The Sea Wolf
Next day, the mast-steps clear and everything in readiness, we started to get the two
topmasts aboard. The maintopmast was over thirty feet in length, the foretopmast nearly
thirty, and it was of these that I intended making the shears. It was puzzling work.
Fastening one end of a heavy tackle to the windlass, and with the other end fast to the
butt of the foretopmast, I began to heave. Maud held the turn on the windlass and coiled
down the slack.
We were astonished at the ease with which the spar was lifted. It was an improved crank
windlass, and the purchase it gave was enormous. Of course, what it gave us in power we
paid for in distance; as many times as it doubled my strength, that many times was
doubled the length of rope I heaved in. The tackle dragged heavily across the rail,
increasing its drag as the spar arose more and more out of the water, and the exertion on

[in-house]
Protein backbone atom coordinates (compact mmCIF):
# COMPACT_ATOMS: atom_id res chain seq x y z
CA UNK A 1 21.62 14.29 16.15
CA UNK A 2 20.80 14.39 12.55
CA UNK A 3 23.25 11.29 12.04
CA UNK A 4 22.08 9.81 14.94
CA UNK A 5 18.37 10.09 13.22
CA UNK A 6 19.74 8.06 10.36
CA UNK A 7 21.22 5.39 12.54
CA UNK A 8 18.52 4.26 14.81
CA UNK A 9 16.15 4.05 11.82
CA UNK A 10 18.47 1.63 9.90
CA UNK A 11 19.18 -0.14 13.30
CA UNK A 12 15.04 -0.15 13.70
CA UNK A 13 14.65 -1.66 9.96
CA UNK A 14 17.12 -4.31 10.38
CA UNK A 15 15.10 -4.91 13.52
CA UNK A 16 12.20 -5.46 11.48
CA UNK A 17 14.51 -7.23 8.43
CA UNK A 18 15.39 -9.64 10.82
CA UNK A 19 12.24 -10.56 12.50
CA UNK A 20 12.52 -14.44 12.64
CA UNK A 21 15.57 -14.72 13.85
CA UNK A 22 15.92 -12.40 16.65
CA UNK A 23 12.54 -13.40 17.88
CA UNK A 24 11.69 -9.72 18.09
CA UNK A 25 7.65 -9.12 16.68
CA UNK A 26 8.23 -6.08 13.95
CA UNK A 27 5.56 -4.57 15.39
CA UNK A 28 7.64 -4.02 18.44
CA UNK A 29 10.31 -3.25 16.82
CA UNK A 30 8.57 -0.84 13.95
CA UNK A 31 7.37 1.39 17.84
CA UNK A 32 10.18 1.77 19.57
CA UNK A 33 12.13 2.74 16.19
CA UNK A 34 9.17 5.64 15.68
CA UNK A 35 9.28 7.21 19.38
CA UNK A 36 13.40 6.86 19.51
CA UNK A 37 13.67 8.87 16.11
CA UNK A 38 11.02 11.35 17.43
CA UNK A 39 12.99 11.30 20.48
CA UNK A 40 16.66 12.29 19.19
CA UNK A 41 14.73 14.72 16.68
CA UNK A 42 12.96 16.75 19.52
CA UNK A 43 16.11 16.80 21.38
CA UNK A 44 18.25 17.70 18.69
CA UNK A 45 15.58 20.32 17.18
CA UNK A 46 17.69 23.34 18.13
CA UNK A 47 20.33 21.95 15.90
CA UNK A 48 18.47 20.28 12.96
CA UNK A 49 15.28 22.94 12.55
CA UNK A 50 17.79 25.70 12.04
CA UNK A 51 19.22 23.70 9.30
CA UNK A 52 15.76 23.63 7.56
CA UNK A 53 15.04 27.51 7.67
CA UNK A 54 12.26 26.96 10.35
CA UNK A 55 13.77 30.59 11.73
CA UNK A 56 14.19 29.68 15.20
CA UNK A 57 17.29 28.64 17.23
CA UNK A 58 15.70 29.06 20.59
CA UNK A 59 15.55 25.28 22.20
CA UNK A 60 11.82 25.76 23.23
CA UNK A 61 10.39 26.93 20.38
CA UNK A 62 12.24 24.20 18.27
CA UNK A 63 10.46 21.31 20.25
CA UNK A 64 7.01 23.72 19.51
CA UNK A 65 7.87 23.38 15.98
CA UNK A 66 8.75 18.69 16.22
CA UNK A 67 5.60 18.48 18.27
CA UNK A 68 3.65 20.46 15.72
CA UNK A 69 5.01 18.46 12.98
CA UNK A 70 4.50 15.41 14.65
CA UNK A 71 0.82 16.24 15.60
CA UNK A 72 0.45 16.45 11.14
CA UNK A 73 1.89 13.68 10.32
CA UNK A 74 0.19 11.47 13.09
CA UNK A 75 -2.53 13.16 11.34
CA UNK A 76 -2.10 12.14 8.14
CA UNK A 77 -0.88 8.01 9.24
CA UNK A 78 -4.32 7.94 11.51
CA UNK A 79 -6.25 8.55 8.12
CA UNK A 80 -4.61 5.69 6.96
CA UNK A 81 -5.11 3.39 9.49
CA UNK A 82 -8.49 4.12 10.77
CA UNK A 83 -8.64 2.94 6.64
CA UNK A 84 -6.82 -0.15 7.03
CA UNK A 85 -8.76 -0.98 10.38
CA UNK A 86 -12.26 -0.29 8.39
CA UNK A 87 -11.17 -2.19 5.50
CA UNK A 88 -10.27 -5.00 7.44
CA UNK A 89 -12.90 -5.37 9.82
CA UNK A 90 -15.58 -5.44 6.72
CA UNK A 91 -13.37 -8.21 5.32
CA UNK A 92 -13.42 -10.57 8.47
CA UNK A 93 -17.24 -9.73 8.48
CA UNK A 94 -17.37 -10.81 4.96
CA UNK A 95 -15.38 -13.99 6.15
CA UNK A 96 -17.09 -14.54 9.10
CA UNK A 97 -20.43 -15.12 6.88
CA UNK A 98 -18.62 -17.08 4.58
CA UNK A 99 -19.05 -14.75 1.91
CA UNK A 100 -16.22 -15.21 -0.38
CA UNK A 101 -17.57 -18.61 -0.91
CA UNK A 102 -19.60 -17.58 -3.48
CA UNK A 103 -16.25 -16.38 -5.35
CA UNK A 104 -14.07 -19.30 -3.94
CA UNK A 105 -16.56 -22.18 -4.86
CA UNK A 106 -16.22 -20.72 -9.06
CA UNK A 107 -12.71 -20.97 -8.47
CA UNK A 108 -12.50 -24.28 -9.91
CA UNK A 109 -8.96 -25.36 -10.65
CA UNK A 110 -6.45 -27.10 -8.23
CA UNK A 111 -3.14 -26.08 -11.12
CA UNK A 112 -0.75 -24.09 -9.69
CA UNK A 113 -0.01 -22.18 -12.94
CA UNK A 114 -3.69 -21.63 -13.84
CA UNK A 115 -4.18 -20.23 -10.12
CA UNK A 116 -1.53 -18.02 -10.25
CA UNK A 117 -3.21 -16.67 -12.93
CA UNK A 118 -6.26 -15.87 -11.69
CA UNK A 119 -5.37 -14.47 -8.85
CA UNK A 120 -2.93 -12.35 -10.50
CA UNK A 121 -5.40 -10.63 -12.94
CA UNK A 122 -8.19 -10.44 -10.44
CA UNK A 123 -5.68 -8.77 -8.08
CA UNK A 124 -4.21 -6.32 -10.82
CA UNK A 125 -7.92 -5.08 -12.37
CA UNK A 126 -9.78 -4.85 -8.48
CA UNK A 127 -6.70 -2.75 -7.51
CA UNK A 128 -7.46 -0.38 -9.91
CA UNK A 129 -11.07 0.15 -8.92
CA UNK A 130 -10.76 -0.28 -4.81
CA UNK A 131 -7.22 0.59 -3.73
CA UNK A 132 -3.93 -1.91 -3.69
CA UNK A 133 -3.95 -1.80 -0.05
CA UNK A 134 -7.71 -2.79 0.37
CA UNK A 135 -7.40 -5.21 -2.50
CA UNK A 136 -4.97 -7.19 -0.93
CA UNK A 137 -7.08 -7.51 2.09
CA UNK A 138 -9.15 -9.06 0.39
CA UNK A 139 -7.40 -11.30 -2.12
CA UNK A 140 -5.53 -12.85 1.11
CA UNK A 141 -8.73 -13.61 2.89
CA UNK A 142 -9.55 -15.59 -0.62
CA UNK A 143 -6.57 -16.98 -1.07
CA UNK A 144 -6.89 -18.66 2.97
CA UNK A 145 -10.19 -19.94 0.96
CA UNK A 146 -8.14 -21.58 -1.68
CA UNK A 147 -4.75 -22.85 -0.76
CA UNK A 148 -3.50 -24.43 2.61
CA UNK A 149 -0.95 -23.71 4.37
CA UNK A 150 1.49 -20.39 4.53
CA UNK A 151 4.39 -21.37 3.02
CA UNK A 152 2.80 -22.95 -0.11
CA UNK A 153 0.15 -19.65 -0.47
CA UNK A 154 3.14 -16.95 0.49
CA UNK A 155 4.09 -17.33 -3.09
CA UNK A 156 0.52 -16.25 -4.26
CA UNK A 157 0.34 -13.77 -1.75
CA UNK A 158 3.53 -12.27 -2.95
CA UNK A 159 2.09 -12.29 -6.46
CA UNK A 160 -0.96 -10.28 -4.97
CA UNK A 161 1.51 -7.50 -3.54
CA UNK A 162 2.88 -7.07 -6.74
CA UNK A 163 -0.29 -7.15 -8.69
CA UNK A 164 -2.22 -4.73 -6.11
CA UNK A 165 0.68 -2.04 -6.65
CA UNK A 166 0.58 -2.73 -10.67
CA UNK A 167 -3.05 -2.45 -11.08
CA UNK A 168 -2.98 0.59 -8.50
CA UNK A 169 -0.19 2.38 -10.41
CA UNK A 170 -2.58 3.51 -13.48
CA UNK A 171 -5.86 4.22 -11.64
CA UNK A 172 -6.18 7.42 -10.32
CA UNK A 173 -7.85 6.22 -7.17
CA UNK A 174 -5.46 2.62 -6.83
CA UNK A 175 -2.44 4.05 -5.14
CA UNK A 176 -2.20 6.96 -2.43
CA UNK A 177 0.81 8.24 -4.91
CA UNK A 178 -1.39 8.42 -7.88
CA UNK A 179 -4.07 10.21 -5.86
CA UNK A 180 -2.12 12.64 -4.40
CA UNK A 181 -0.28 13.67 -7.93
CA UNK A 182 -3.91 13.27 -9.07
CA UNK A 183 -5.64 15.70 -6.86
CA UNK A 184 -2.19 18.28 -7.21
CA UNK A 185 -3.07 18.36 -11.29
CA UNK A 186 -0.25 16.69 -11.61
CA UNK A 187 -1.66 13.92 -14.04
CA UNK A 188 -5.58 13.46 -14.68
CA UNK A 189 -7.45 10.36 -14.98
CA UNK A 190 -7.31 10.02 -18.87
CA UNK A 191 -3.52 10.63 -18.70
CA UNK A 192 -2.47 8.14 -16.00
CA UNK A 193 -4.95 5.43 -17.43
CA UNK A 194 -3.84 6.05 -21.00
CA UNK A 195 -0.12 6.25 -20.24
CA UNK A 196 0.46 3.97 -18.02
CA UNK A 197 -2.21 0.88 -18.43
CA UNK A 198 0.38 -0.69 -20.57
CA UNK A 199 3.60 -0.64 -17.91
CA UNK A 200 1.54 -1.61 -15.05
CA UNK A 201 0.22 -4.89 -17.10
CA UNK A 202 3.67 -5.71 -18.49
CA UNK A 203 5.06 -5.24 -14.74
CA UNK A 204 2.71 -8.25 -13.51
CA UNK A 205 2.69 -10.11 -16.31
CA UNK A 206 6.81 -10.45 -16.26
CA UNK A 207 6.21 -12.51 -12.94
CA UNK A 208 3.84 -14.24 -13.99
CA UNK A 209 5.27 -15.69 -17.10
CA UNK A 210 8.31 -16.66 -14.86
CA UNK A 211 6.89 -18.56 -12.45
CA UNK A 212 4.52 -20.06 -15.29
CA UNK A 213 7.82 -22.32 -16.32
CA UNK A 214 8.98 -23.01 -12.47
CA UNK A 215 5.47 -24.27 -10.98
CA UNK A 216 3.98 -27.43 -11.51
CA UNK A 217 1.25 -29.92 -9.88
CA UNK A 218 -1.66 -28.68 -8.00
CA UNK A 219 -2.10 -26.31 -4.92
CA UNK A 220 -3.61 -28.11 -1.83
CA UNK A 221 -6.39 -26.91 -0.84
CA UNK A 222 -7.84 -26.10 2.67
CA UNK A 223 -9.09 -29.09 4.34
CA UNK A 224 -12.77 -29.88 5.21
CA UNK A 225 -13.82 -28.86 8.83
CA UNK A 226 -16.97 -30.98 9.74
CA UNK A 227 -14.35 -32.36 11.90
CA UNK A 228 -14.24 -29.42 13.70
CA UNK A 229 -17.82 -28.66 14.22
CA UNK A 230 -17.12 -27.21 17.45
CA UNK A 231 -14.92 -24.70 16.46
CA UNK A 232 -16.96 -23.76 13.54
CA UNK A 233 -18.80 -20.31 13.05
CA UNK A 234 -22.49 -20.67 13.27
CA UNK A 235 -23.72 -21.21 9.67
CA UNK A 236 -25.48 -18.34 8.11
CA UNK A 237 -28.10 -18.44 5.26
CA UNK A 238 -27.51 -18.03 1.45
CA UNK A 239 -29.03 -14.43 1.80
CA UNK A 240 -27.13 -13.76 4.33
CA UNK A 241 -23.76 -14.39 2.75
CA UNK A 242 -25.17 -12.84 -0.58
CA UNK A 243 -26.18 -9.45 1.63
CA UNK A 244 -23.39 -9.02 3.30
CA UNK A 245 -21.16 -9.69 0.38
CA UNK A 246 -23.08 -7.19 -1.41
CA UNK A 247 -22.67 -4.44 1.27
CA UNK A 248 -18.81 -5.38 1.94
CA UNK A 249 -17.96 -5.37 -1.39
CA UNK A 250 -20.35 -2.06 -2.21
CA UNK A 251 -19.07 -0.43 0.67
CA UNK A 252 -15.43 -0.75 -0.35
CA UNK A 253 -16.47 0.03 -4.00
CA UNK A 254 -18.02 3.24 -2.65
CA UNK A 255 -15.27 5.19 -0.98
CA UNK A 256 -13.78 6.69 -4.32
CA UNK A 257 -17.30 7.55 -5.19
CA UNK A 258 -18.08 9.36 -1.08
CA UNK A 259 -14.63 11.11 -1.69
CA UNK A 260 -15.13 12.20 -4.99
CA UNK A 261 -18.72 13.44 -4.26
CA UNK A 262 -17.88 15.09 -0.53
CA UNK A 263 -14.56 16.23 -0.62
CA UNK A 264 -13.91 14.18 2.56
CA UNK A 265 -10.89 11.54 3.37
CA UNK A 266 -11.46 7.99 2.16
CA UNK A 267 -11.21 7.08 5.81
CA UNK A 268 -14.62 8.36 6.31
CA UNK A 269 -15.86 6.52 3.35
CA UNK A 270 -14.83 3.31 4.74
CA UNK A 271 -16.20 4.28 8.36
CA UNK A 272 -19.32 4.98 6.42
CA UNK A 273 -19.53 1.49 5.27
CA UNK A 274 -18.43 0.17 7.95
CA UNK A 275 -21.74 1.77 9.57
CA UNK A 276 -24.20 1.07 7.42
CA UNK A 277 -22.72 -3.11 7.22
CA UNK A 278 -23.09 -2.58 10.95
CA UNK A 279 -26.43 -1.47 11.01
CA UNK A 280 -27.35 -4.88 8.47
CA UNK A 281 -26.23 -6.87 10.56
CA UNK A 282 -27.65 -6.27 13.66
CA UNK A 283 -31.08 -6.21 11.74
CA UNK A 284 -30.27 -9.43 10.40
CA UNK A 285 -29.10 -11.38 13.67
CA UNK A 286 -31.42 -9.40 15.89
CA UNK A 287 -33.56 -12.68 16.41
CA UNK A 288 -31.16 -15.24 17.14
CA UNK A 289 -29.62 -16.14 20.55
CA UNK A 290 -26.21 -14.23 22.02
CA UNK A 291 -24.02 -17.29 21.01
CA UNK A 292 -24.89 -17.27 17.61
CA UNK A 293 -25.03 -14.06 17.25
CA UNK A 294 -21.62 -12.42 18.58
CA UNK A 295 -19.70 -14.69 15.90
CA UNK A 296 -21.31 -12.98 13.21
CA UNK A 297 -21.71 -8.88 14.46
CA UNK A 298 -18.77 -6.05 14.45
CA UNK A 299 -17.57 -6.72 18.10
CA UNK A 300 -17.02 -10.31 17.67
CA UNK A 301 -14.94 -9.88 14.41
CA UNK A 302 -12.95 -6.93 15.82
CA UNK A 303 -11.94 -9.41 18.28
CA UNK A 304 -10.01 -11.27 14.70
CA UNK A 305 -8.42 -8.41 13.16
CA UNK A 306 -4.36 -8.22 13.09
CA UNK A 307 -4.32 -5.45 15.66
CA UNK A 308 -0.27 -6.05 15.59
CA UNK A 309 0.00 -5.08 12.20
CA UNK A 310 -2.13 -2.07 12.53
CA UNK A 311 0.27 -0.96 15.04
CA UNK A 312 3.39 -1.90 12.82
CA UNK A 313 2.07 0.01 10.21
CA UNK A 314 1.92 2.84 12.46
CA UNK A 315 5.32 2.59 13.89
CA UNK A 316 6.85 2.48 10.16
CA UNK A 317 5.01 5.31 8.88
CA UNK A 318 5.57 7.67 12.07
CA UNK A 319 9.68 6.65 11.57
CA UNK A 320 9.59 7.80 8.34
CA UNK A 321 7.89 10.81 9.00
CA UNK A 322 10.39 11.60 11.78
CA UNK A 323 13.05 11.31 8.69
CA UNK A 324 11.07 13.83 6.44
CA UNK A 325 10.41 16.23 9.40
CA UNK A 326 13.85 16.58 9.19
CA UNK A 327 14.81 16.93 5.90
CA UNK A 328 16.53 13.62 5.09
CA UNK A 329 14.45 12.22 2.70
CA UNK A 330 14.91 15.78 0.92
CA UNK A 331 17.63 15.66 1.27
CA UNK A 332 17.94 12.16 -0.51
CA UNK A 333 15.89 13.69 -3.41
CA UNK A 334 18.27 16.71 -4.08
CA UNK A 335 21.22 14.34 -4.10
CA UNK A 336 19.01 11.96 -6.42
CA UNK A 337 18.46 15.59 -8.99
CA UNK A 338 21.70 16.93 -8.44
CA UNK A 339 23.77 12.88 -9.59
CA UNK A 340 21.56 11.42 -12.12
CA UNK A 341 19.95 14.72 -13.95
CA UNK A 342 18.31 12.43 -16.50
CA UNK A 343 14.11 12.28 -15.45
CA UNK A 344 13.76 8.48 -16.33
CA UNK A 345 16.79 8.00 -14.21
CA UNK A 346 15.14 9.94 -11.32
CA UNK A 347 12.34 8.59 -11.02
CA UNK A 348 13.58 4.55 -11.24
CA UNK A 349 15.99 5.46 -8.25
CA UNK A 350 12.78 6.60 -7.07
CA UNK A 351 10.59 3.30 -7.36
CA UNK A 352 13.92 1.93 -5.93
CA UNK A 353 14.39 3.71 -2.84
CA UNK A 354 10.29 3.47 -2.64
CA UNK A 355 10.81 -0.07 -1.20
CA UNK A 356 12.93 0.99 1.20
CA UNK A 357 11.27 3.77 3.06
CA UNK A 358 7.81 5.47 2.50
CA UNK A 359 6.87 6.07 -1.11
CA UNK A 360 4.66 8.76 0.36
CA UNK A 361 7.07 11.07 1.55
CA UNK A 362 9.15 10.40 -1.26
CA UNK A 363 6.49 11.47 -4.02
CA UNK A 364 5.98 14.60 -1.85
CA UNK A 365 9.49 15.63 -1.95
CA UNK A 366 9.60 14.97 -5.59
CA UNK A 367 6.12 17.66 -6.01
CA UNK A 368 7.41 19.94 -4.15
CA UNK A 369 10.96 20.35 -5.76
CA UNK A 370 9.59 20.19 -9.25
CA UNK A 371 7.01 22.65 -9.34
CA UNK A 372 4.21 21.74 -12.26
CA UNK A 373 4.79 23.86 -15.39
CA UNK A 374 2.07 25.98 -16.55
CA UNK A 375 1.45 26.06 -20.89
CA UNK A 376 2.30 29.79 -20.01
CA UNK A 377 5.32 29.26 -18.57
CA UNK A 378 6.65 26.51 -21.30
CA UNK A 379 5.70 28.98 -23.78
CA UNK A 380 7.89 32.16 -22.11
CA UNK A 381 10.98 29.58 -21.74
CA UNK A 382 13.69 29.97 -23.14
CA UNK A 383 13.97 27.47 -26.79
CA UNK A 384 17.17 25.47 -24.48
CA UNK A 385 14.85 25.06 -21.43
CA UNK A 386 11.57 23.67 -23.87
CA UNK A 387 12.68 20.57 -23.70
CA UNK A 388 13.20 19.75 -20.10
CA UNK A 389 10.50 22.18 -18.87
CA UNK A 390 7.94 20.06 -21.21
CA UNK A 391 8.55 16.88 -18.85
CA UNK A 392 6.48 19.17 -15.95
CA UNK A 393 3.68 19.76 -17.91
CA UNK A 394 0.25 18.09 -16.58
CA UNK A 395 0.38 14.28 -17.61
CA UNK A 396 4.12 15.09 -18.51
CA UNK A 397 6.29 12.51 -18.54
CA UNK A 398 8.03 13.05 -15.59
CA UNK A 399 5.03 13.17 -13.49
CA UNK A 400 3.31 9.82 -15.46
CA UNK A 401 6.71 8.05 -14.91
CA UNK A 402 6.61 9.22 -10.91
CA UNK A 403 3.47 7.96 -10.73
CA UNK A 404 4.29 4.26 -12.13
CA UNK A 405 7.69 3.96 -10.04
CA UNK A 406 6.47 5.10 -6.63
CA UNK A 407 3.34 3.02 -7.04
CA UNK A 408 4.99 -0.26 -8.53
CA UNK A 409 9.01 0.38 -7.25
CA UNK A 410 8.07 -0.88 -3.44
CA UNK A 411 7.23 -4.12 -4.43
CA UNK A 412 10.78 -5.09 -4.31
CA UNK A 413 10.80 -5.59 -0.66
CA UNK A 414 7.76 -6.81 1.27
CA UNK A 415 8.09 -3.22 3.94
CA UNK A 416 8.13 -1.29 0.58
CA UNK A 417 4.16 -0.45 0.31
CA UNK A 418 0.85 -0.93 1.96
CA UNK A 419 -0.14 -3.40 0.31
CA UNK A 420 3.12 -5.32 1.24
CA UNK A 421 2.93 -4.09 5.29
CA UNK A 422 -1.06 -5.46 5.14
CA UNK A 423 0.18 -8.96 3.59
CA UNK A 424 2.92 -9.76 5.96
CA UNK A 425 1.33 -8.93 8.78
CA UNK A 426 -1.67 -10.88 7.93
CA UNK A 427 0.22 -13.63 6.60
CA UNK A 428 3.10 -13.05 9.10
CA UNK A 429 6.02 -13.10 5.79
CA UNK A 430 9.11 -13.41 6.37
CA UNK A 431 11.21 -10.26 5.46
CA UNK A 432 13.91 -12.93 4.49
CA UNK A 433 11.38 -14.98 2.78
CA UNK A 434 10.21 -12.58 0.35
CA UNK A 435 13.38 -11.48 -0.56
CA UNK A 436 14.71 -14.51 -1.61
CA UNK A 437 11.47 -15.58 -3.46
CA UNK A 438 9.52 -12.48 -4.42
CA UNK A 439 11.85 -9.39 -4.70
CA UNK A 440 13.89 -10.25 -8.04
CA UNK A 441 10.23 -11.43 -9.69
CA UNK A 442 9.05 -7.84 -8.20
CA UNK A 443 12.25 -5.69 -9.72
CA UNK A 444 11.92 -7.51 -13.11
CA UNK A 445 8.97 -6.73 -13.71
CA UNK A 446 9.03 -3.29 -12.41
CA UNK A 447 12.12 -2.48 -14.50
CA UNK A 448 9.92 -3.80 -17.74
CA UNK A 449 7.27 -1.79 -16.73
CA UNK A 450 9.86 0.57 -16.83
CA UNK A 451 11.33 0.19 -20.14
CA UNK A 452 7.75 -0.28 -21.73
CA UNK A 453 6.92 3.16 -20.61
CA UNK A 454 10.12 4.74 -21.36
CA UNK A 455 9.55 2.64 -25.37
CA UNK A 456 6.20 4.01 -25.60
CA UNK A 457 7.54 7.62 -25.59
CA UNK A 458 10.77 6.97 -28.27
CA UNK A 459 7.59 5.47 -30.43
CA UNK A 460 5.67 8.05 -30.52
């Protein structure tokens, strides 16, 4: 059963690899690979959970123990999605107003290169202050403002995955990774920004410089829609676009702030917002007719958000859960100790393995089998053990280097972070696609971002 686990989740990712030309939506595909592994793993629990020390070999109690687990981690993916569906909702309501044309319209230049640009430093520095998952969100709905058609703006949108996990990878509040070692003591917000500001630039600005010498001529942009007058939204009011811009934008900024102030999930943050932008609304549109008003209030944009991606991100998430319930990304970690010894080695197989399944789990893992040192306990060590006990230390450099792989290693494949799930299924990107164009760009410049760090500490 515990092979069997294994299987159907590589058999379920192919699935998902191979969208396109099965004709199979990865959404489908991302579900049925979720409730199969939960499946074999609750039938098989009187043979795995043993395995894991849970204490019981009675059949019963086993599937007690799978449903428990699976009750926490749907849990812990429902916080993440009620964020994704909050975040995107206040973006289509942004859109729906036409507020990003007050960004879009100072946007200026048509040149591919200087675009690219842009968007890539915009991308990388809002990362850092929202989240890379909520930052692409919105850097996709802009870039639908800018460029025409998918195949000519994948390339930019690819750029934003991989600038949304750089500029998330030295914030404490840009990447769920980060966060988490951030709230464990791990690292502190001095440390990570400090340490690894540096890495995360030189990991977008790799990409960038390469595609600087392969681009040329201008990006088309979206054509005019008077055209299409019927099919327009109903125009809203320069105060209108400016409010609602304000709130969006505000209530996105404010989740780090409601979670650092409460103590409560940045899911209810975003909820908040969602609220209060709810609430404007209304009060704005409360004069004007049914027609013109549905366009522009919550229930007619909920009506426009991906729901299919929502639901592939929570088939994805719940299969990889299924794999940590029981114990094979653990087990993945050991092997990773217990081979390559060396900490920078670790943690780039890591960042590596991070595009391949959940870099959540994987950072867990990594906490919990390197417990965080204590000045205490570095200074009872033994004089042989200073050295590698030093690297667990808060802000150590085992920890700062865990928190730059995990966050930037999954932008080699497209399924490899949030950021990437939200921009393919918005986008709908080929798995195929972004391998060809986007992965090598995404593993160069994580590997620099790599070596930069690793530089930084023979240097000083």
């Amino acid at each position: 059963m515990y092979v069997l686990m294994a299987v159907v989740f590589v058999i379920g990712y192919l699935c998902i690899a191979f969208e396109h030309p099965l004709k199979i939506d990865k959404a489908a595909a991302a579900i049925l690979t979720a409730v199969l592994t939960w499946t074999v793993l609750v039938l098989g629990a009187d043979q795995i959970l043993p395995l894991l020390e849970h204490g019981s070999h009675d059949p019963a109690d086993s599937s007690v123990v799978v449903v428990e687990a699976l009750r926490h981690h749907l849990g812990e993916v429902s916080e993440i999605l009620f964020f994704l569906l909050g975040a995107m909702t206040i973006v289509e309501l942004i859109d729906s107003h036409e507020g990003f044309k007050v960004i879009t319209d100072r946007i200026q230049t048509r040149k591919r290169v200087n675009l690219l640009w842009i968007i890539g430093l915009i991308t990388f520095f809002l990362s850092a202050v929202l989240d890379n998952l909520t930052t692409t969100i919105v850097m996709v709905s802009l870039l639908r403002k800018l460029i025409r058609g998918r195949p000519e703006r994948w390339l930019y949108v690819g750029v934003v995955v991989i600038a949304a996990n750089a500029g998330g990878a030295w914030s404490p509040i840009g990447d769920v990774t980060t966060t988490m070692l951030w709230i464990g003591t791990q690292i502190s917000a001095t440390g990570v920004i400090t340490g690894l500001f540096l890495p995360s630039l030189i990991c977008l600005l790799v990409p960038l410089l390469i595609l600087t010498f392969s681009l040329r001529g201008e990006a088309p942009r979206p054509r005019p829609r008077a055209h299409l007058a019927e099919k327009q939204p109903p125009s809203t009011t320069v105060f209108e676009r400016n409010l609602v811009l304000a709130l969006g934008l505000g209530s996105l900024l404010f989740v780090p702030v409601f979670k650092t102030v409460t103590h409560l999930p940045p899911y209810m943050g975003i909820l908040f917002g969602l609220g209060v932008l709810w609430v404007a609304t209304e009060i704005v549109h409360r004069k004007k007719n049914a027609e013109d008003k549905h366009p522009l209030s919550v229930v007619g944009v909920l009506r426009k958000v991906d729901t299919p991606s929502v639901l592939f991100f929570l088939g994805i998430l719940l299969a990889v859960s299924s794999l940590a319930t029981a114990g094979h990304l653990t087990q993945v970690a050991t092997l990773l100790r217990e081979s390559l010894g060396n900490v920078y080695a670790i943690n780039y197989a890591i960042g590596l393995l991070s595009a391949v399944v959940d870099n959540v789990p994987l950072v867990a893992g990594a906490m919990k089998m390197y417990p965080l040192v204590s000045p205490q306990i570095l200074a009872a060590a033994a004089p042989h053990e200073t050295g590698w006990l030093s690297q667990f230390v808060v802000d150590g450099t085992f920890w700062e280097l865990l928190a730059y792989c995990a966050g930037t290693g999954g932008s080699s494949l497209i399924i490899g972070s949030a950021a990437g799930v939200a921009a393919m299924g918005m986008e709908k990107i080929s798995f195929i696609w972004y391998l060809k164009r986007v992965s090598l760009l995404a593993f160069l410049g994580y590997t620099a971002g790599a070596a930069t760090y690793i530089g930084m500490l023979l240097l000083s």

the windlass grew severe.
But when the butt of the topmast was level with the rail, everything came to a standstill.
"I might have known it," I said impatiently. "Now we have to do it all over again."
"Why not fasten the tackle part way down the mast?" Maud suggested.
"It's what I should have done at first," I answered, hugely disgusted with myself.
Slipping off a turn, I lowered the mast back into the water and fastened the tackle a third
of the way down from the butt. In an hour, what of this and of rests between the heaving,
I had hoisted it to the point where I could hoist no more. Eight feet of the butt was above
the rail, and I was as far away as ever from getting the spar on board. I sat down and
pondered the problem. It did not take long. I sprang jubilantly to my feet.
"Now I have it!" I cried. "I ought to make the tackle fast at the point of balance. And
what we learn of this will serve us with everything else we have to hoist aboard."
Once again I undid all my work by lowering the mast into the water. But I miscalculated
the point of balance, so that when I heaved the top of the mast came up instead of the
butt. Maud looked despair, but I laughed and said it would do just as well.
Instructing her how to hold the turn and be ready to slack away at command, I laid hold
of the mast with my hands and tried to balance it inboard across the rail. When I thought I
had it I cried to her to slack away; but the spar righted, despite my efforts, and dropped
back toward the water. Again I heaved it up to its old position, for I had now another
idea. I remembered the watch- tackle - a small double and single block affair - and